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Fishing Sea Walls And Riprap - Articles Surfing


Tired of fishing with your GPS and finding nothing, tired of dragging that Carolina rig all over the bottom of the lake, tired of trying to come across that magic spot on the lake. Well you may be ready to try your hand at fishing rocky riprap or seawalls, those obvious shoreline, hugging features found on lakes, rivers and reservoirs across the county. These forms of cover can held bass throughout the year. These spots are simple to find and are easy to fish. Here are some tip for fishing riprap and seawalls.

SEAWALL PATTERN: When theres a large surface mat of water hyacinths has blown up against a long stretch of seawall. When you tie on a Gary Yamamoto custem bait 3 inches fat baby craw, with a big bullet weight and begin picking the floating vegation apart. Fishing floating mats against a seawall or near the seawall, there's usually clean water underneath it all the way to the wall. This is a good spot do to combined horizontal cover with vertical and its open underneath. That crawl space will attract a lot of space.

Flip right through the top of the mat and start at the deep edge. But don't forget to fish the seam between the mat and the seawall.

GIVE THE SEAWALL A HUG: One technique is paralleling the wall with hard plastic lures and buzz baits. Also hugging the wall with a lizard, tube, worm and creature is just as important. One of the most important things if your pitching against the wall is to get the bait to fall as close to the wall If you are using a baitcaster you have to feed line out to allow the bait to fall up against the wall. If you are using a spinning reel it's the same just don't close the bell until the bait hits the bottom. The other you can do is pitch the lure toward the wall and have it hit 1 to 3 inches before the wall, and then peel off line. It tends to fall more toward the wall.

FALL PATTERN: When fall comes the bass are migrating into and out of creeks, so the riprap provides an easy, dependable way to intercept bass. Fishing in the fall the bass are moving shallow or coming back out and they have to go through bridges to do that. So riprap along bridges would be a prime pattern Some good lures for this would be a shad colored crank bait like Rebel Wee R or 5A and 6A Bombers to crank the rocks, also the bomber long A jerk bait is another good choice. Cast parallel to the rock line and concentrate on deflecting the lure as often as possible. The biggest key in the fall is repetitive casting, you ask why, because the bass have seen lures all summer. So its important to cast repetition to a good looking area like a point of the riprap or a tree or brush laying down along the riprap.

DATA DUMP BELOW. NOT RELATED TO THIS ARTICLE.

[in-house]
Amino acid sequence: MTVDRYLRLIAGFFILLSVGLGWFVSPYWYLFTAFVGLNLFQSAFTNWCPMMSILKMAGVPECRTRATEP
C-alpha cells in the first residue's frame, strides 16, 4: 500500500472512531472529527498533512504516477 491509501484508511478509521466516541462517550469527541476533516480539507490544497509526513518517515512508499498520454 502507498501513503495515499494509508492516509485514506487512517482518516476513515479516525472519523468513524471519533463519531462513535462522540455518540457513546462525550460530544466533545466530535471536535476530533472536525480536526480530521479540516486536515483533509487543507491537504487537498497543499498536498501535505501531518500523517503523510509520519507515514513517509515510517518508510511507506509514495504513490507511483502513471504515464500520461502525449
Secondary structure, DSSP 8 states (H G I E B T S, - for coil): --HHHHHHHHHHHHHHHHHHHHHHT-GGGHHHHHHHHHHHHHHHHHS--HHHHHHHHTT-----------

PARALLEL PARKING FOR BASS: When it comes to bass fish there are not to many hard and fast rules but when you come across a seawall and lines of riprap, one rule rings come to mind. Take a casting angle that enables them to be paralleled with a lure. Another lure of choice for fishing seawalls and riprap or bulkheads are throwing a topwater and spinner baits in the morning, then a lipless crank bait or shallow diving crank bait later in the day. But regardless of the lure, always parallel them as much as possible and at least 45 degrees them, depending on the water depth and position the fish are in. Remember to put your lure as close to the wall as possible, or even bang it off the wall as you bring it back to the boat.

RIPRAP ROADMAP: Riprap can be intimidating to some fisherman or woman. Whether it is the foundation of a bridge, current break or erosion control for a stretch of shoreline, riprap can look over whelming in some situations. You may have riprap two miles long and it all looks the same, so where do you start bass fishing. You got to understand what lies beneath the surface is not exactly the same. Its important to locate irregular features in an otherwise uniform line of riprap. So you look for visible things like logs, treetop or flotsam that has drifted against the rocks or an unusually large rock is always worth fishing. But there are concealed irregular features that will hold a lot more bass. On lakes, a small ditch or creek may run into the riprap and come to a stop. Usually, a bridge crosses a channel and there will be a culvert nearby on one side of the riprap foundation. This can be an outstanding spot.0

Submitted by:

Ronald Moody

Ronald Moody has been an avid fisherman for over 40 years. He enjoys all types of fishing, but especially likes salt-water fishing; he has been all over the country practicing his hobby. He is the owner and operator of http://www.fishingzoo.com, a website dedicated to inform fisherman about Maine fishing, fishing locations, and fish supply products. Visitors are welcome to copy and paste this article on their website as long as the following information is sourced: Maine Fishing by Ronald Moody.



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